ORIGINAL RESEARCH article
Volume 9 - 2022 | https://doi.org/10.3389/fsurg.2022.930261
Strategies for intraoperative management of the trigeminal nerve and long-term follow-up outcomes in patients with trigeminal neuralgia secondary to an intracranial epidermoid cyst
- 1Department of Neurosurgery, Shanghai Tenth People’s Hospital, Tongji University School of Medicine, Shanghai China
- 2Department of Neurosurgery, 960 Hospital of The People's Liberation Army of China, Jinan, China
- 3Shanghai Key Laboratory of Brain Functional Genomics, Key Laboratory of Brain Functional Genomics Ministry of Education, Shanghai Key Laboratory of Magnetic Resonance, Affiliated Mental Health Center (ECNU), School of Psychology and Cognitive Science, East China Normal University, Shanghai, China
- 4Division of Natural and Applied Sciences, Duke Kunshan University, Kunshan, China
- 5Shanghai Changning Mental Health Center, Shanghai, China
- 6Department of Neurosurgery, 904 Hospital of The People's Liberation Army of China, Wuxi, China
Background: Epidermoid cysts (ECs) are one of the most common causes of secondary trigeminal neuralgia (TGN). However, most previous studies have primarily focused on whether complete tumor resection was achieved, and few studies have discussed the primary goal of pain relief.
Objective: The present study provides intraoperative strategies for trigeminal nerve (TN) management in patients with TGN secondary to an EC and observed long-term follow-up outcomes.
Methods: A total of 69 patients with TGN secondary to an EC at our hospitals were included (January 2011–June 2021). The same surgical team performed all surgeries using a retrosigmoid approach. After EC removal, different methods for TN management were used, including microvascular decompression (MVD), sharp capsulectomy, nerve combing and embedded cholesterol crystal excision. The epidemiological, clinical, and surgical data were extracted.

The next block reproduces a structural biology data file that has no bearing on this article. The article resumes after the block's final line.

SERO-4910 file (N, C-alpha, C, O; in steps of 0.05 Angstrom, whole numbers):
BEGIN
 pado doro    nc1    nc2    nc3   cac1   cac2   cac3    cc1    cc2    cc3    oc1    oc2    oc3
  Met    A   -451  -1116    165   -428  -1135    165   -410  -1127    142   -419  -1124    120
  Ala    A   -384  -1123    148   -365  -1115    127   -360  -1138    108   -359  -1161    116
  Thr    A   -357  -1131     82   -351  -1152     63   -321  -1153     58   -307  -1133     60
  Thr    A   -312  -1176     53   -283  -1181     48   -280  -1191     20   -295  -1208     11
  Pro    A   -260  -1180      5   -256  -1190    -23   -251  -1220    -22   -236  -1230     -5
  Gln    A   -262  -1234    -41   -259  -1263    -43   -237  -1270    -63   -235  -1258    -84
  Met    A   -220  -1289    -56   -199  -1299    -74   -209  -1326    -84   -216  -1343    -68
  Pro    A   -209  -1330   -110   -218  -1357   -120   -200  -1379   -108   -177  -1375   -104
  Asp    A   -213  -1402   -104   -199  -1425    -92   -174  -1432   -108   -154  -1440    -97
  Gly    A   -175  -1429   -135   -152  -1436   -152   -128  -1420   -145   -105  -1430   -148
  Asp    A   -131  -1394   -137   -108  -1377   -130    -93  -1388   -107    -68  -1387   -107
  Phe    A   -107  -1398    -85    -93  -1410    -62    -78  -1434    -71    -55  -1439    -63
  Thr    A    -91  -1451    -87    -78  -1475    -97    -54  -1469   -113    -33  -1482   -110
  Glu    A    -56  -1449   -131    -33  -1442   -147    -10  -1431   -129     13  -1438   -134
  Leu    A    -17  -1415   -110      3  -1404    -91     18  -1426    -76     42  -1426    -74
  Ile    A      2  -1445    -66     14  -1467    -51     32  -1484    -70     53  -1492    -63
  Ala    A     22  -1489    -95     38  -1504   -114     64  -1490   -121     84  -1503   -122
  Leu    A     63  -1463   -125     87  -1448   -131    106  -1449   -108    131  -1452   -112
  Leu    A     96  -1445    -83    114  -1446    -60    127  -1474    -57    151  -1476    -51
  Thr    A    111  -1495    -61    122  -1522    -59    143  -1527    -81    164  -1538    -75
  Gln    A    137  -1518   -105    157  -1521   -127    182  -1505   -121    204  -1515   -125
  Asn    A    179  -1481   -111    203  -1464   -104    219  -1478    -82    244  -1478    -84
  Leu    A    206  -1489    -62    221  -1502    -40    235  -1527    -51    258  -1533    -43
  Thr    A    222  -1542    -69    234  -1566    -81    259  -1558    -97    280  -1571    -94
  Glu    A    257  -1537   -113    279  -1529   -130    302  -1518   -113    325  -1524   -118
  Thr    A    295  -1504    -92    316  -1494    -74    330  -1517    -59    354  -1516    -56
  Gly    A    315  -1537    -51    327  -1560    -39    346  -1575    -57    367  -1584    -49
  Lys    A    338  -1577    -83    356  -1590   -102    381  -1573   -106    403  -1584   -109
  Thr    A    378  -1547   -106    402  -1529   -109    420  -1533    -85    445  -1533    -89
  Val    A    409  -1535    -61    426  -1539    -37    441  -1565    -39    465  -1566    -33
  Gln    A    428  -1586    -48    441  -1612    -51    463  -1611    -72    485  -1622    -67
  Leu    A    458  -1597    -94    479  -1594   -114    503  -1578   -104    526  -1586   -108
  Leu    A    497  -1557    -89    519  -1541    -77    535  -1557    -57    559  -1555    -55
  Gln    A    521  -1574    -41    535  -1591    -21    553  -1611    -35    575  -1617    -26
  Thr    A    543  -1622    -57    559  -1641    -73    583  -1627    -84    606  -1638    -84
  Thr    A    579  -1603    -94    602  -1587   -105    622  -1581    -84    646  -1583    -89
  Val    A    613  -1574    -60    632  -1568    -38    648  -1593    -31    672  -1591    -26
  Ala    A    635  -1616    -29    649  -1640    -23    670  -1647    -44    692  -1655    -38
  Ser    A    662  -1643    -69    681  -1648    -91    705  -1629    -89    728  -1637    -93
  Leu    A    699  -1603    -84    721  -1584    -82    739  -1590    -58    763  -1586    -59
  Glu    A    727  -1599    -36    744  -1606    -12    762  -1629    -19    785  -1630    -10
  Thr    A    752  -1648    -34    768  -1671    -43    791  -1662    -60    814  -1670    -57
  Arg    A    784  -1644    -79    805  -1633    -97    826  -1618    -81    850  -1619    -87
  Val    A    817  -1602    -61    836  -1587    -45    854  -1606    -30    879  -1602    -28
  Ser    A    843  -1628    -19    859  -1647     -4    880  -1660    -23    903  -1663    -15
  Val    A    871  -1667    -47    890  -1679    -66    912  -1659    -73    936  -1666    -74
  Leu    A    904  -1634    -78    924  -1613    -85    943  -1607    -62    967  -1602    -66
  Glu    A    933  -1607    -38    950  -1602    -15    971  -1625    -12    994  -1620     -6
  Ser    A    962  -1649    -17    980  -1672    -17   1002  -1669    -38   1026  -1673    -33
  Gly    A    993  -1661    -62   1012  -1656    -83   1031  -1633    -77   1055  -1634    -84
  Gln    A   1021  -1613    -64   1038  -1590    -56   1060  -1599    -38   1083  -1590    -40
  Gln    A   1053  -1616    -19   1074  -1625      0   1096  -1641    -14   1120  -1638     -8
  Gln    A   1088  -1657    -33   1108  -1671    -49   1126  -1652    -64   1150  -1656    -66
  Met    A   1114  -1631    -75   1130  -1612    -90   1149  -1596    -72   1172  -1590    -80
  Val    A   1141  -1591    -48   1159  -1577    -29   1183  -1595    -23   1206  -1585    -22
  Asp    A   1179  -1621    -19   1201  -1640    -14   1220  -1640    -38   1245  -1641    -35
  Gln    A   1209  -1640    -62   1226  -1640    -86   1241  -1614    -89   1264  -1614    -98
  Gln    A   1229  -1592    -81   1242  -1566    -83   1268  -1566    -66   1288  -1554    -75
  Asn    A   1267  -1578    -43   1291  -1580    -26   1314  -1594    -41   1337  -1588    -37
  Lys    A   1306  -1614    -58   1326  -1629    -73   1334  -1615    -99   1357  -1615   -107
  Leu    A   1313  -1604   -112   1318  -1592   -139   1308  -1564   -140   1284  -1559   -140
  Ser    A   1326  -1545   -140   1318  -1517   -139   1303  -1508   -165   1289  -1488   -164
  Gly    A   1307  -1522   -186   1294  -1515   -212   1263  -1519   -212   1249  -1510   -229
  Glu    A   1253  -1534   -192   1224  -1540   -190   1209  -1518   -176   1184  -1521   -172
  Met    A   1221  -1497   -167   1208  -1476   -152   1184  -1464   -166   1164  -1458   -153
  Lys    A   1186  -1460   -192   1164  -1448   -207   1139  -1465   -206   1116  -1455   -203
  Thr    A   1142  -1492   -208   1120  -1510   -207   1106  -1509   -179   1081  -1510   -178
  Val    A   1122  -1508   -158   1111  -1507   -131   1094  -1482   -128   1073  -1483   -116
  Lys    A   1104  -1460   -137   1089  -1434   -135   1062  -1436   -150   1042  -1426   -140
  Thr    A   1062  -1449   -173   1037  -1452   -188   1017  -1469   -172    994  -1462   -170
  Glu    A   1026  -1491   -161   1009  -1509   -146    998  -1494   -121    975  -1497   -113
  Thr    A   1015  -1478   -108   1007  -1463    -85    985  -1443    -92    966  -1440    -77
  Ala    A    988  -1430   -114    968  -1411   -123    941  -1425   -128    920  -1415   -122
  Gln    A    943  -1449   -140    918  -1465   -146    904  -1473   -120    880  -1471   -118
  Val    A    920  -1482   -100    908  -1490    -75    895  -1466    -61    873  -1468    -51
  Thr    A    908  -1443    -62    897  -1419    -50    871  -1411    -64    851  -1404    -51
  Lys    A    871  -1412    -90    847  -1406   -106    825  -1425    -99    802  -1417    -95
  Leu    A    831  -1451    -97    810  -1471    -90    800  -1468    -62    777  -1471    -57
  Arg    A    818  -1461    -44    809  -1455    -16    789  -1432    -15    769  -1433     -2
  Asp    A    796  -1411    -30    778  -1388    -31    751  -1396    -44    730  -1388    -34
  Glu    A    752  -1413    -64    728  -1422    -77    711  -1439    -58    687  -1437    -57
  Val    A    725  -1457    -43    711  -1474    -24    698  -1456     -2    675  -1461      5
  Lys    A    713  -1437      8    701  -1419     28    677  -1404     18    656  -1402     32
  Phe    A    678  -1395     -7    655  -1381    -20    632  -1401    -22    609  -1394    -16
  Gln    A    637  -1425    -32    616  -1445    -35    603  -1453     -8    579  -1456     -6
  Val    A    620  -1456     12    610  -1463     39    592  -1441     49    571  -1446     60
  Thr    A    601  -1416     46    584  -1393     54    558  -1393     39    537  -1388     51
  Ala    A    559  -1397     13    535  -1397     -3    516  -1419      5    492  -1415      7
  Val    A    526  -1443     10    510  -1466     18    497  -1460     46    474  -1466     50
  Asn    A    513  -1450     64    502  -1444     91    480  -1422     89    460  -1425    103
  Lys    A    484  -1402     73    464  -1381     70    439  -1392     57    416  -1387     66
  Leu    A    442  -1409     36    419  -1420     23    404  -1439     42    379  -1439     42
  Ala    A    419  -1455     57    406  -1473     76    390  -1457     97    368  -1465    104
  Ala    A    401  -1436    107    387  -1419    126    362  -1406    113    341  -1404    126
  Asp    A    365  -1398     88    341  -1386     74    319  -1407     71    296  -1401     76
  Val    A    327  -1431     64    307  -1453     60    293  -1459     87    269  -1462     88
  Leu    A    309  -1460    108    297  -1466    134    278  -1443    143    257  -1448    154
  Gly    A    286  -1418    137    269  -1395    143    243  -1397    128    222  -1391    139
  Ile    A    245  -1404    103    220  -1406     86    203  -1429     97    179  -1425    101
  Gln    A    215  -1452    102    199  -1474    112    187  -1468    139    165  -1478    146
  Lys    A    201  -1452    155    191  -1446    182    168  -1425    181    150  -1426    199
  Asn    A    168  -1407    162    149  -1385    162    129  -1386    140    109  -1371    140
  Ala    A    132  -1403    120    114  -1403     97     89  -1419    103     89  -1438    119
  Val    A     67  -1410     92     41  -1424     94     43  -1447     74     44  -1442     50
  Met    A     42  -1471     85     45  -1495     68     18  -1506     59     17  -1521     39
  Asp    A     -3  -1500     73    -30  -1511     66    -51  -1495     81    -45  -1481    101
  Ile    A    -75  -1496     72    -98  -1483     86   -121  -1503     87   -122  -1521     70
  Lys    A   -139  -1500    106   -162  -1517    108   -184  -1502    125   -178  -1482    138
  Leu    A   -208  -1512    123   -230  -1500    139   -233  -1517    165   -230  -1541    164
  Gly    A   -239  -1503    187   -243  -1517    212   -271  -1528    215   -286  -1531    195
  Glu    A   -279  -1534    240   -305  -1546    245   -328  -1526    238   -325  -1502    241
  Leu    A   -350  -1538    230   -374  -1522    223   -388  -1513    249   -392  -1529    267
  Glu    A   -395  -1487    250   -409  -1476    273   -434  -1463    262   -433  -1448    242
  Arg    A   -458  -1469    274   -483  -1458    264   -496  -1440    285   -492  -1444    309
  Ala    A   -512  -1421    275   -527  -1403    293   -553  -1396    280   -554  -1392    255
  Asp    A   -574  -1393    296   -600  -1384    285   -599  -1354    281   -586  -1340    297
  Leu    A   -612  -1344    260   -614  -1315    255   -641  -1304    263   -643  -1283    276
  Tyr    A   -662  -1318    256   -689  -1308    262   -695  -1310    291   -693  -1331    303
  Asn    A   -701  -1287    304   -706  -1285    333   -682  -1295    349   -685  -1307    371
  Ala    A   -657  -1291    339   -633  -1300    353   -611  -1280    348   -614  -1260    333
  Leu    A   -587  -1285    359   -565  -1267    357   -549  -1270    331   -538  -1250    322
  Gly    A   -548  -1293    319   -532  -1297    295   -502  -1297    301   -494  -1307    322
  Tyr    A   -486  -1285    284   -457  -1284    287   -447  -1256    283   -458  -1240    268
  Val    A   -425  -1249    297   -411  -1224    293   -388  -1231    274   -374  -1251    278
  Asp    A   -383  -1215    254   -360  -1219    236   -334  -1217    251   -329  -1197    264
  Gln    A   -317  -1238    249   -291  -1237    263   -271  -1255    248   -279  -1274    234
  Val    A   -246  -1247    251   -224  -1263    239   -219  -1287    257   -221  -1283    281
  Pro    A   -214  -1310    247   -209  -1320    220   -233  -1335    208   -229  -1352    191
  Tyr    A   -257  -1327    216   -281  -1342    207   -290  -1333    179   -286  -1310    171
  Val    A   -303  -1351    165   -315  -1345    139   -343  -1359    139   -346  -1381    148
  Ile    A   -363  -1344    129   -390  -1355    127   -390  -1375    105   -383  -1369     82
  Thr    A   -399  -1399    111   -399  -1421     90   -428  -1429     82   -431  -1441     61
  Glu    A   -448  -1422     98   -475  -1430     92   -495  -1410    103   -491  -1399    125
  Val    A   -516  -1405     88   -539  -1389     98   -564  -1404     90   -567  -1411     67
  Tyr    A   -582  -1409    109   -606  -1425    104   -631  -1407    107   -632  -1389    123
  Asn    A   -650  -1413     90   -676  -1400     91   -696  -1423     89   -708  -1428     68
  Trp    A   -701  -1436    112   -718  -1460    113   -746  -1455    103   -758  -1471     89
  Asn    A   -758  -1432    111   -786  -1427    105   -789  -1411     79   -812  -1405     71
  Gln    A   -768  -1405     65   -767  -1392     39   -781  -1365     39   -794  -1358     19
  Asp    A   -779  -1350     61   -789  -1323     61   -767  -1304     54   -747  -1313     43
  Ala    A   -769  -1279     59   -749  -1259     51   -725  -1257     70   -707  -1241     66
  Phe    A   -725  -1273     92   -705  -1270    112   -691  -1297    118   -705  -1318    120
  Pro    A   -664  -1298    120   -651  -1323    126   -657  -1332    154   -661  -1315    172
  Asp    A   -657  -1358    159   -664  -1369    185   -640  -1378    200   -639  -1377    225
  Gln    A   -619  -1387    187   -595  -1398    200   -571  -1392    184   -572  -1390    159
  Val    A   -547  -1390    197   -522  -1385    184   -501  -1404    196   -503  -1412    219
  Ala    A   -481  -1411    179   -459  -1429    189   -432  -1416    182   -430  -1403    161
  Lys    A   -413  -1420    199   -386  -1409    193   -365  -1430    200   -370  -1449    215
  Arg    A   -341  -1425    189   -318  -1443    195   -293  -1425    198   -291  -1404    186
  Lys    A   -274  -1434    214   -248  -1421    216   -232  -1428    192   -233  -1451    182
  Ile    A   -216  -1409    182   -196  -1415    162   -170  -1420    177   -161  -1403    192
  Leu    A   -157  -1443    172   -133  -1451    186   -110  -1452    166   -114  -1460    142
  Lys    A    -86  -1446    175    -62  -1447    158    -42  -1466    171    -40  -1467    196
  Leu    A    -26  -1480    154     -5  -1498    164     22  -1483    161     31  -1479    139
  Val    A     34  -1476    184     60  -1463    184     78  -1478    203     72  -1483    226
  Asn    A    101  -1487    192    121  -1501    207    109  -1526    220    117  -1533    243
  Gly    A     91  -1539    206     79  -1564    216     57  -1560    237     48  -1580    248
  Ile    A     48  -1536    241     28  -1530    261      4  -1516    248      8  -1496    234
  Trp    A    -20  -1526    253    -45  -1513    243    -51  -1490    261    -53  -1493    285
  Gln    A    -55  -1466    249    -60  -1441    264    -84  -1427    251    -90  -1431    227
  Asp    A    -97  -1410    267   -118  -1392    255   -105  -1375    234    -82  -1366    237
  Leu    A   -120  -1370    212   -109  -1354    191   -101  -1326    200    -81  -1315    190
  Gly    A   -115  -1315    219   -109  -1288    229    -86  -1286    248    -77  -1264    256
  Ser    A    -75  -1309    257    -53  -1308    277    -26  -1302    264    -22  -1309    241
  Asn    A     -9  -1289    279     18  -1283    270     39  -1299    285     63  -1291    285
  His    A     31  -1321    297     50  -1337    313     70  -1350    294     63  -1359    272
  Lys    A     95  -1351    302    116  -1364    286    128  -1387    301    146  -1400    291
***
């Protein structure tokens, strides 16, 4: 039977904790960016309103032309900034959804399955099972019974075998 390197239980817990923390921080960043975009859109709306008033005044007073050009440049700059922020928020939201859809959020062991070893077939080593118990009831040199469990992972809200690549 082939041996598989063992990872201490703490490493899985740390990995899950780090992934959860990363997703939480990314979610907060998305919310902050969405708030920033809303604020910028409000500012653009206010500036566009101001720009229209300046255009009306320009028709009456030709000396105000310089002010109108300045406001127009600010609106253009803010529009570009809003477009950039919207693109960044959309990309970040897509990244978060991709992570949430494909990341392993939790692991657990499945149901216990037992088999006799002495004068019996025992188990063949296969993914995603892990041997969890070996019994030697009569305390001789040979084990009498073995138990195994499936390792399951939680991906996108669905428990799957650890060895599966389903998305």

Results: The total EC removal rate was 92.8% (64/69). All patients achieved initial pain relief postoperatively, and 12 patients (17.4%) experienced varying degrees of hemifacial hypesthesia, which was relieved within 3–6 months. Three patients (4.3%) reported partial pain recurrence within a median follow-up period of 5.5 (0.5–10.5) years, which was relieved completely after low-dose carbamazepine administration.
Conclusion: The primary goal of surgical tumor removal for patients with TGN secondary to an EC is relief of the main symptom of tormenting pain. The selection of an appropriate strategy for TN, including MVD, sharp capsulectomy, nerve combing or embedded cholesterol crystal excision, should depend on the patient's situation.
The incidence of intracranial epidermal cysts (ECs), also named intracranial cholesteatomas, accounts for approximately 1% of all intracranial tumors (1–3), and these tumors primarily occur in the cerebellopontine angle (CPA) (4, 5). EC is one of the main causes of secondary trigeminal neuralgia (TGN) (6, 7). The curative goal of patients with TGN secondary to an EC is tumor removal with recurrence prevention and avoidance of complications (8–10). However, the primary goal of treatment in patients with TGN as the first or main symptom is relief of the tormenting pain (11, 12). When pain is not relieved, even complete resection of the tumor should be considered a treatment failure, at least from the patient's perspective. Therefore, the relief of pain, reduction of facial numbness and other symptoms of cranial nerve (CN) injury, and prevention of TGN recurrence using appropriate approaches for trigeminal nerve (TN) management during the process of tumor resection are more important than tumor resection. Few studies have summarized and discussed experience and practice in this respect. This article summarizes our 10-year experience and practice in the treatment of 69 patients with TGN secondary to an EC and discusses the preferred management strategies.
All patients who underwent surgery for TGN at our hospitals from January 1, 2011, to June 30, 2021, were reviewed retrospectively. The diagnosis of TGN was made in 2,048 cases according to the criteria for classic TGN (13.1.1) of the International Classification of Headache Disorders 3 (ICHD-3). As part of the routine clinical management of TGN, all patients underwent a preoperative three-dimensional time-of-flight (3D-TOF) magnetic resonance imaging (MRI) examination. In cases of prepontine cistern enlargement or abnormal signals, contrast enhancement or 3D fast imaging using steady-state acquisition (3D-FIESTA) was applied (Figure 1) (13). Of the 2,048 consecutive TGN cases, the EC was diagnosed secondary to TGN in 76 cases preoperatively, surgically and pathologically. By the end of June 2021, seven patients were lost to follow-up, and 69 were ultimately included in this study for analysis. Seventeen of the 69 patients had undergone other surgical treatments (percutaneous radiofrequency thermocoagulation, percutaneous ball compression or γ-knife surgery) before admission to our hospitals, and nine of these patients had obvious postblock hypesthesia. The ethics committee of the two hospitals involved approved this study. The patient data were anonymous, and informed consent was not necessary.